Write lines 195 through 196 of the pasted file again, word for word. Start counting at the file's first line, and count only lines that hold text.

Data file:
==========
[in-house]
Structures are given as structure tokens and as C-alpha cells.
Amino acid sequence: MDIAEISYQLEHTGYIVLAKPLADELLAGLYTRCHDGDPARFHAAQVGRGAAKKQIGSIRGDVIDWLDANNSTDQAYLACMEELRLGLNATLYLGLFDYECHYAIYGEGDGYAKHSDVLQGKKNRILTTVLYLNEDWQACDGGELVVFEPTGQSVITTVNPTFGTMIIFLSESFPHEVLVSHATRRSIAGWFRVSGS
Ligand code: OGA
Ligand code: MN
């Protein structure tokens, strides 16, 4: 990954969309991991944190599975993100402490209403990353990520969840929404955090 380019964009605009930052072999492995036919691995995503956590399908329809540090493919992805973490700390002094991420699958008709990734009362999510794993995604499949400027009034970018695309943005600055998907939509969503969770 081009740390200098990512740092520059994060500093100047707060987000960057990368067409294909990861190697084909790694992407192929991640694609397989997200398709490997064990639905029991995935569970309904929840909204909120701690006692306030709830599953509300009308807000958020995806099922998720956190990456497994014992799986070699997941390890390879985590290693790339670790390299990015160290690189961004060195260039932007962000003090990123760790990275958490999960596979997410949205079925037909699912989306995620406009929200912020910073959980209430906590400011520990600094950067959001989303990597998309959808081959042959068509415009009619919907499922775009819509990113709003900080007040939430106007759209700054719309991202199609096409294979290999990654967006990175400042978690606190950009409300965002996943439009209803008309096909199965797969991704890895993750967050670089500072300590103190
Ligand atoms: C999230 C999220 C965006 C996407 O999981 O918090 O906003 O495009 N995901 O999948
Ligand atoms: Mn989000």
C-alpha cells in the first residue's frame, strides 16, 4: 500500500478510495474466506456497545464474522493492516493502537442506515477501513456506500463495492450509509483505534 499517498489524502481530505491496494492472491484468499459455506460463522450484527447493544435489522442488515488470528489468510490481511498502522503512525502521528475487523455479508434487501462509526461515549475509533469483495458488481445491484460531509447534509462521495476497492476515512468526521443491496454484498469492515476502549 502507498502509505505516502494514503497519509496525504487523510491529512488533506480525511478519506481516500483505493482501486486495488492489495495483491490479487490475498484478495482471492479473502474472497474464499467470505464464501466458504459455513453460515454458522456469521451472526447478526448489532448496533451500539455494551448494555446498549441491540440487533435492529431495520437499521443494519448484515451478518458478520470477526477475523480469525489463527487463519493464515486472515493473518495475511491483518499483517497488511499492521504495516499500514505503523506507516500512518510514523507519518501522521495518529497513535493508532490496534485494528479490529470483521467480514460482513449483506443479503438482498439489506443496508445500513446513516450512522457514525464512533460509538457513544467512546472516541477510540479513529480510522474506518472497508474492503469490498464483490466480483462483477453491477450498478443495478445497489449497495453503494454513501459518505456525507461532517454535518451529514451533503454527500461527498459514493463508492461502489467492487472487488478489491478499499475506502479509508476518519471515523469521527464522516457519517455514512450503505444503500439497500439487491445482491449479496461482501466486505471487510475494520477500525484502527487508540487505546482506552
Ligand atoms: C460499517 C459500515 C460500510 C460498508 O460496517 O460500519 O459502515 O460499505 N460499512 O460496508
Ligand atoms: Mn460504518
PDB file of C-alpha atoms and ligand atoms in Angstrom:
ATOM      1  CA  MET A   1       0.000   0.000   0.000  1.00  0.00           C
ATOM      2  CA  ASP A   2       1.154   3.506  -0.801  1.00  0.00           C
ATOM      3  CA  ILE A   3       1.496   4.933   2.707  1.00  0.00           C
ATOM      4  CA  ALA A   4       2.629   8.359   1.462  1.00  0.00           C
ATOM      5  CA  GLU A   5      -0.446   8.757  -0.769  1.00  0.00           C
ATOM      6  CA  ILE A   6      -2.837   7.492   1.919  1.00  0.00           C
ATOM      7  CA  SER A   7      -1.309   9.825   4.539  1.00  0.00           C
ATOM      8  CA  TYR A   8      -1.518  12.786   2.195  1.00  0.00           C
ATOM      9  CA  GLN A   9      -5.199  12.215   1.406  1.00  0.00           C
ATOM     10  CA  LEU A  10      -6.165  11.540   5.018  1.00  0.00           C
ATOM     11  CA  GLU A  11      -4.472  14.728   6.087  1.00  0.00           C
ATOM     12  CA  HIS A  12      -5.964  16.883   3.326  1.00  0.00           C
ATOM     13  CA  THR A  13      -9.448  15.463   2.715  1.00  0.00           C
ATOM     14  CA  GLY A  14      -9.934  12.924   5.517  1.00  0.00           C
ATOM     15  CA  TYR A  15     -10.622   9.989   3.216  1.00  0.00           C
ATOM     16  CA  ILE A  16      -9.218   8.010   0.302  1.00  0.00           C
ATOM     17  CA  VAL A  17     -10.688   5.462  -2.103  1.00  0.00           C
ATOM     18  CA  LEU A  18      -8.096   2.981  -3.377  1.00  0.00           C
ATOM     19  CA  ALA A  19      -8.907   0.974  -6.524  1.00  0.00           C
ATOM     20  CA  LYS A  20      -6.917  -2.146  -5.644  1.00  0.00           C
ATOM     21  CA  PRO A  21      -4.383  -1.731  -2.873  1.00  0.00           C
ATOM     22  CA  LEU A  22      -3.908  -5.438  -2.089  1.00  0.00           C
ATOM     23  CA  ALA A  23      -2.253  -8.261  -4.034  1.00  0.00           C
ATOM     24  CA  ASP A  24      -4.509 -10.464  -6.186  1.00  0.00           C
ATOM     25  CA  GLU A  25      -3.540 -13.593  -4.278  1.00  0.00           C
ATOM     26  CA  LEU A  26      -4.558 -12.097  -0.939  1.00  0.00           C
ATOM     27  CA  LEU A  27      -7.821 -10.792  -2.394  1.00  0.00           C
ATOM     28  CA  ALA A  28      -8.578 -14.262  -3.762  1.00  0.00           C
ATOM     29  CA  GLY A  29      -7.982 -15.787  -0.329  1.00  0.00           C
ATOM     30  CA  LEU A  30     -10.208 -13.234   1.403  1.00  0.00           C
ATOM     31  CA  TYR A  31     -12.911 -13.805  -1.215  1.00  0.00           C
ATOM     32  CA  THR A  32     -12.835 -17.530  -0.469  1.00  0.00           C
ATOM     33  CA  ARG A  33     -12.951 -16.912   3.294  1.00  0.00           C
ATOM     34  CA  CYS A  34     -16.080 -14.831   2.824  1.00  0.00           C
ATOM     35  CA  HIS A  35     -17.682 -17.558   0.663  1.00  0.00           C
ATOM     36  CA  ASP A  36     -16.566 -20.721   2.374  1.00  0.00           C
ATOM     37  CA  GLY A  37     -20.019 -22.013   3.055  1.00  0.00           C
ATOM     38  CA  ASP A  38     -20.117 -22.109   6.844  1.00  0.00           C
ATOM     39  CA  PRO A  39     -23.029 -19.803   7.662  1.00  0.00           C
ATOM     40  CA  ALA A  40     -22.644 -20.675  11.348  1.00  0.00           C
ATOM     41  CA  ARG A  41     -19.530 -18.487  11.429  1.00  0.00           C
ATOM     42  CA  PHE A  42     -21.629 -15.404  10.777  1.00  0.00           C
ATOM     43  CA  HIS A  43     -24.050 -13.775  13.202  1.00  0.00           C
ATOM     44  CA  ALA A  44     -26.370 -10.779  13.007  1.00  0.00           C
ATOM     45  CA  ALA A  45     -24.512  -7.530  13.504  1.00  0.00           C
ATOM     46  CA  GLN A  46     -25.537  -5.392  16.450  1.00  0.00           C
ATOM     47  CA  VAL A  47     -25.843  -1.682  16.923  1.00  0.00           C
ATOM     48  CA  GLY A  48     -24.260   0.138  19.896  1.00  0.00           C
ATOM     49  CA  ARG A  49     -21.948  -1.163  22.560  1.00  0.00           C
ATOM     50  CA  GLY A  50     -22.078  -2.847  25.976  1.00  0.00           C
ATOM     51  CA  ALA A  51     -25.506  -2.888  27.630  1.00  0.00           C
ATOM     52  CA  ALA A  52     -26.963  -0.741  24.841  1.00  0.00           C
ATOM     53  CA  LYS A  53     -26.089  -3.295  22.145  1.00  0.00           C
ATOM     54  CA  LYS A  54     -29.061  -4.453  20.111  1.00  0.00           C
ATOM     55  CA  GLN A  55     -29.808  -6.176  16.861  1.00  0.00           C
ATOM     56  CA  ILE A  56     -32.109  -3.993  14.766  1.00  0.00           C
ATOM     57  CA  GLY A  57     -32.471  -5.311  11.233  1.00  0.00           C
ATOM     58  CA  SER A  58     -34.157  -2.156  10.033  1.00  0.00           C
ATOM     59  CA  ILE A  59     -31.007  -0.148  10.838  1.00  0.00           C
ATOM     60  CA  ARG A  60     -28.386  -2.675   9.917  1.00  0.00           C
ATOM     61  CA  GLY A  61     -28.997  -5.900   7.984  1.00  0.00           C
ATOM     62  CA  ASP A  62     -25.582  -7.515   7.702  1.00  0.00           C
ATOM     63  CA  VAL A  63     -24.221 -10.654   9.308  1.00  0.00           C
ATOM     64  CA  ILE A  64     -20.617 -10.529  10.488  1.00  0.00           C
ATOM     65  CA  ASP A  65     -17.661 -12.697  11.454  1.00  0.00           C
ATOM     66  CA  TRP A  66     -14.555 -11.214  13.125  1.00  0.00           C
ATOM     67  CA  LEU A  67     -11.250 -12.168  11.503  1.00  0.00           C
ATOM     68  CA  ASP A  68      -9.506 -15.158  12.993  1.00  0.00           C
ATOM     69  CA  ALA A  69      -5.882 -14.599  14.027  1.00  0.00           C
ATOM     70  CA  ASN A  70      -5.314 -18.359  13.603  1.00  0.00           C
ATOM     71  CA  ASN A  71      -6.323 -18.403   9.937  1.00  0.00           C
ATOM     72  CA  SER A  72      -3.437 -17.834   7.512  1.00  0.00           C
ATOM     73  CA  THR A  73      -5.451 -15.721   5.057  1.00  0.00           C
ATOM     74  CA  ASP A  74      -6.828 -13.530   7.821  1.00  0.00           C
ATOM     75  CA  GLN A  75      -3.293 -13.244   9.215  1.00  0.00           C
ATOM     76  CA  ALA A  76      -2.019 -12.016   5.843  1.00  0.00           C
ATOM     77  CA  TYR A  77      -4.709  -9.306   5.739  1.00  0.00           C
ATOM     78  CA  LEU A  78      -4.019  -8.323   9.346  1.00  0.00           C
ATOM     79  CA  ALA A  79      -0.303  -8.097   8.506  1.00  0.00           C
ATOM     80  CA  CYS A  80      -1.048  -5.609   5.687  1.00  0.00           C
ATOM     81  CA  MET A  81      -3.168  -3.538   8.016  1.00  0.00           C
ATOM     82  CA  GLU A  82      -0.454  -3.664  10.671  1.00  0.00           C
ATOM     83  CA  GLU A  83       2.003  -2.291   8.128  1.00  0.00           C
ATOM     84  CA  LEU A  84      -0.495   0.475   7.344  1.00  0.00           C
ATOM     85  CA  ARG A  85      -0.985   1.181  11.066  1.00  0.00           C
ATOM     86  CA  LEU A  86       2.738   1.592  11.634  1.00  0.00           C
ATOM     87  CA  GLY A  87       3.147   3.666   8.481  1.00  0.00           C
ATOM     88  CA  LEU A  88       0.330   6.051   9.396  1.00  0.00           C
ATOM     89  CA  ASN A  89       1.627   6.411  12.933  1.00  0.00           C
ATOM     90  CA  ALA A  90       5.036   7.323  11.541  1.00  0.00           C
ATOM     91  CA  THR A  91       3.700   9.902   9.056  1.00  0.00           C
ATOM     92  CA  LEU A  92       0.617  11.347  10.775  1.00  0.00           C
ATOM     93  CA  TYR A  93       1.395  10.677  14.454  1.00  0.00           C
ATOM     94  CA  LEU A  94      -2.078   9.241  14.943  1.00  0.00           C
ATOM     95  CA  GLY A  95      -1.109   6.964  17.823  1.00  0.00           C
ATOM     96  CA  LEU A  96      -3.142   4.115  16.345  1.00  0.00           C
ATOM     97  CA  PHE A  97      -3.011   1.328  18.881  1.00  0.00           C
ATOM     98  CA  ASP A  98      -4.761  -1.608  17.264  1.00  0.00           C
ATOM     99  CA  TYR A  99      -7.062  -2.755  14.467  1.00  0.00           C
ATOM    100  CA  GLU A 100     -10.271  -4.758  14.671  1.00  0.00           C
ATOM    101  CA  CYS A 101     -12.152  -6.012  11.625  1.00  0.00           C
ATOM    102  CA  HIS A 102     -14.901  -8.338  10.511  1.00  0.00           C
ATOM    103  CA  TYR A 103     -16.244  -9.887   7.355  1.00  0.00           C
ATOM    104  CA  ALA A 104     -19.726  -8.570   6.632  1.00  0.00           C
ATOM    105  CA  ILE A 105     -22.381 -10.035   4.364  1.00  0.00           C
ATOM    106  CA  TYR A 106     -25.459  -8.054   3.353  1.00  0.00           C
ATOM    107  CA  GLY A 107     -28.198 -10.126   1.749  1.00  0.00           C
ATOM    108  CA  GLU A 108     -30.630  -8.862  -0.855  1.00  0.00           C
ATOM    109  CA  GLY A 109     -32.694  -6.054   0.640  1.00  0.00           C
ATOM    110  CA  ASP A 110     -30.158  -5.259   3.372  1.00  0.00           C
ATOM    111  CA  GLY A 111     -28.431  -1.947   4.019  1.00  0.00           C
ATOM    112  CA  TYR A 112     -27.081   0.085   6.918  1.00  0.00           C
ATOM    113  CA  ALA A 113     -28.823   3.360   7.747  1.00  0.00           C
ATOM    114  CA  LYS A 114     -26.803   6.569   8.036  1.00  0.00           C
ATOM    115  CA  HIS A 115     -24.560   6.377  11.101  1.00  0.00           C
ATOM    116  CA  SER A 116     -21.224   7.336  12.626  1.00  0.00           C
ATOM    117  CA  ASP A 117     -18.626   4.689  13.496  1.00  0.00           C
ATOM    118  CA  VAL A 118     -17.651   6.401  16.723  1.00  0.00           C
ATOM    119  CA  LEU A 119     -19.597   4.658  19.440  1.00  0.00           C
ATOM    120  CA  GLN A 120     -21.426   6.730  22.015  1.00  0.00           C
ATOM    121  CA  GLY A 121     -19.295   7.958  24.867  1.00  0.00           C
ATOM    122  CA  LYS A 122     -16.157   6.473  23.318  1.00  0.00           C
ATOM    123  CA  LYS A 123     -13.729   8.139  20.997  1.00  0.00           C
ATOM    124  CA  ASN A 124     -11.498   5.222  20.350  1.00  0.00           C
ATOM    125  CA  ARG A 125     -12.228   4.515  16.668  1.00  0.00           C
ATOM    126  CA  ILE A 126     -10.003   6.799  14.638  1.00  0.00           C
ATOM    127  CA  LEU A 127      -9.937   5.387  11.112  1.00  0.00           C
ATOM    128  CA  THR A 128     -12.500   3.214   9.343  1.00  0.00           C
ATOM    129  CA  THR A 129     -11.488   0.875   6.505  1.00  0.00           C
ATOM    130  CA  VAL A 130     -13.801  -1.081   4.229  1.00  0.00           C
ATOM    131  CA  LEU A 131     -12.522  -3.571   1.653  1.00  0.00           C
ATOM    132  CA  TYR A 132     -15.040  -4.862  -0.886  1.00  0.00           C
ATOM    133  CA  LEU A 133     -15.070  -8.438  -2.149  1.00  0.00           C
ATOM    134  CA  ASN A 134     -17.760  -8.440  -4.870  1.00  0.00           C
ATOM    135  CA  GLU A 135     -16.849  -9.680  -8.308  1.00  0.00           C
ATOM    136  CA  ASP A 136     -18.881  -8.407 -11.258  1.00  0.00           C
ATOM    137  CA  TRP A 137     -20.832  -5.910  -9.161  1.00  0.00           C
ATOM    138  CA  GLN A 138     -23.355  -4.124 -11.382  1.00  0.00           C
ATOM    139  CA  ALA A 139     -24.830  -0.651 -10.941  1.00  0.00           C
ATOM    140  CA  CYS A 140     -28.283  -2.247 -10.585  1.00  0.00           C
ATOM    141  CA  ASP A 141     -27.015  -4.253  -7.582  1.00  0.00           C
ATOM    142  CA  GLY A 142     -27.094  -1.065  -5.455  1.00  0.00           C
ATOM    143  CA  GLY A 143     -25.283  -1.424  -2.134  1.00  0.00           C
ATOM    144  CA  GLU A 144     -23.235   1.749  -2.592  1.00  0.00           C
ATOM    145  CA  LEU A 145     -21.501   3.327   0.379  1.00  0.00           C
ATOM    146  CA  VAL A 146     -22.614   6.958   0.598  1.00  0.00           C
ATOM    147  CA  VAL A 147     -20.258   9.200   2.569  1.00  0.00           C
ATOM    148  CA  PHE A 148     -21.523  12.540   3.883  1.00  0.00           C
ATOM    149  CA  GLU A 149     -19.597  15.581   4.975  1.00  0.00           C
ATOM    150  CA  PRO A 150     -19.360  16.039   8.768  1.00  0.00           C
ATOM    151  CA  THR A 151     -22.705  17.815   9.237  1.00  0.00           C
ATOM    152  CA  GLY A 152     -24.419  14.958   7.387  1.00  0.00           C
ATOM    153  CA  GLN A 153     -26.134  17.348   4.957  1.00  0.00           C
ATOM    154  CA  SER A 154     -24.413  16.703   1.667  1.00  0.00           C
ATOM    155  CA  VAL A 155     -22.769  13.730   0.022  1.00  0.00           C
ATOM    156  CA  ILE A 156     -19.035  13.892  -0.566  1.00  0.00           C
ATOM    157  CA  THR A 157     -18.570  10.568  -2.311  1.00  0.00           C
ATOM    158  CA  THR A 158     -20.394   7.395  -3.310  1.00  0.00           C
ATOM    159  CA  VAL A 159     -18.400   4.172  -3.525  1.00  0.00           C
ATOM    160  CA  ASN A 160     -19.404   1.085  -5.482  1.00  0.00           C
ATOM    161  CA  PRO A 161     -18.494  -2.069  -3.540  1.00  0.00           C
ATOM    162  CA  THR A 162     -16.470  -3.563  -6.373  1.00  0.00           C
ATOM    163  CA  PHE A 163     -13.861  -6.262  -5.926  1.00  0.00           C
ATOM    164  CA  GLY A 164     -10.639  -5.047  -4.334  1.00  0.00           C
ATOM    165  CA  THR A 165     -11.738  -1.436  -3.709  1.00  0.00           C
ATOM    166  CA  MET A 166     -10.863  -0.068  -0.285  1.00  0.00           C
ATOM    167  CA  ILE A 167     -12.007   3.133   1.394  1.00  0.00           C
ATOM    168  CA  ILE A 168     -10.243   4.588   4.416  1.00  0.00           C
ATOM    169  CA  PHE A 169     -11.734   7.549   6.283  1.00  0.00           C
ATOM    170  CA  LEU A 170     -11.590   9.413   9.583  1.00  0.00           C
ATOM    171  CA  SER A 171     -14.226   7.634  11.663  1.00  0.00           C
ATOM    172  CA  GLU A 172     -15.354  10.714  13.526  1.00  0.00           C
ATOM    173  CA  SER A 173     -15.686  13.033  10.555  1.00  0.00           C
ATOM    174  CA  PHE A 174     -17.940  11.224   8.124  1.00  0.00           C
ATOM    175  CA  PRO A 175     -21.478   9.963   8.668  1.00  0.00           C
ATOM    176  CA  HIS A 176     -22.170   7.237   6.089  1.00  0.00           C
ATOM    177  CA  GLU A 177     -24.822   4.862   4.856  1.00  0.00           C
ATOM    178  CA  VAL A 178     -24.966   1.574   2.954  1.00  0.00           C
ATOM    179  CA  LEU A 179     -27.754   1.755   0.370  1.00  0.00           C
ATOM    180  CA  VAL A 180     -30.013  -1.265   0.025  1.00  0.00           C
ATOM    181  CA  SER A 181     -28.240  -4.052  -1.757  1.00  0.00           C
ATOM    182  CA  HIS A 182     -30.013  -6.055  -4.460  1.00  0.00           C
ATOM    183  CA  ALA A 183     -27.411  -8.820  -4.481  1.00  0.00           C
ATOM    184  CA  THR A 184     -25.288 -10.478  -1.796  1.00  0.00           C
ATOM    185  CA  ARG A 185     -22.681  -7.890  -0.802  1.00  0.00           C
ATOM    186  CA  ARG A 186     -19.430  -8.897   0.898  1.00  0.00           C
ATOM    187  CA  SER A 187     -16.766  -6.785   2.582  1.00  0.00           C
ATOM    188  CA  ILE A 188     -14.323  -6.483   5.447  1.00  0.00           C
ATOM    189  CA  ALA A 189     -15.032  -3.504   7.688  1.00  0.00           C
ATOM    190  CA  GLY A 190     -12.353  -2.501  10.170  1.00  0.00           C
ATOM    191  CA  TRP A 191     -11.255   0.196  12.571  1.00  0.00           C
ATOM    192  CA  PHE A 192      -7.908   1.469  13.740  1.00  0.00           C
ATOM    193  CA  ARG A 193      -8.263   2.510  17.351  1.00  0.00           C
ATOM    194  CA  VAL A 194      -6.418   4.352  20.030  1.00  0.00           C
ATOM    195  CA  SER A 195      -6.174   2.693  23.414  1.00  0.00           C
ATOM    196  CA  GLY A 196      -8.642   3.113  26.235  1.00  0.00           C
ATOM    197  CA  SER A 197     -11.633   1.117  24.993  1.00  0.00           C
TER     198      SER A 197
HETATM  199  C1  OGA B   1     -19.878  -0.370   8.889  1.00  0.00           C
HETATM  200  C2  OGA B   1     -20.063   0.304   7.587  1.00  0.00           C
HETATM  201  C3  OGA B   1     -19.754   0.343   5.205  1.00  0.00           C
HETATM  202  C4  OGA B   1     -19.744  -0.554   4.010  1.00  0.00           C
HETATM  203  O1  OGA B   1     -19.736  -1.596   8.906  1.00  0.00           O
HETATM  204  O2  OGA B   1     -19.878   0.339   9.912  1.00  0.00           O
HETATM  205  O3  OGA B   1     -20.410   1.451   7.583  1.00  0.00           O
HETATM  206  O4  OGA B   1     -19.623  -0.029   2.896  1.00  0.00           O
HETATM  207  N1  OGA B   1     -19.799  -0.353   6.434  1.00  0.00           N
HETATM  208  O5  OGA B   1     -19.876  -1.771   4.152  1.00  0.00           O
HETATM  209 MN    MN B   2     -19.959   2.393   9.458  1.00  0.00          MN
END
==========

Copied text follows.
ATOM    183  CA  ALA A 183     -27.411  -8.820  -4.481  1.00  0.00           C
ATOM    184  CA  THR A 184     -25.288 -10.478  -1.796  1.00  0.00           C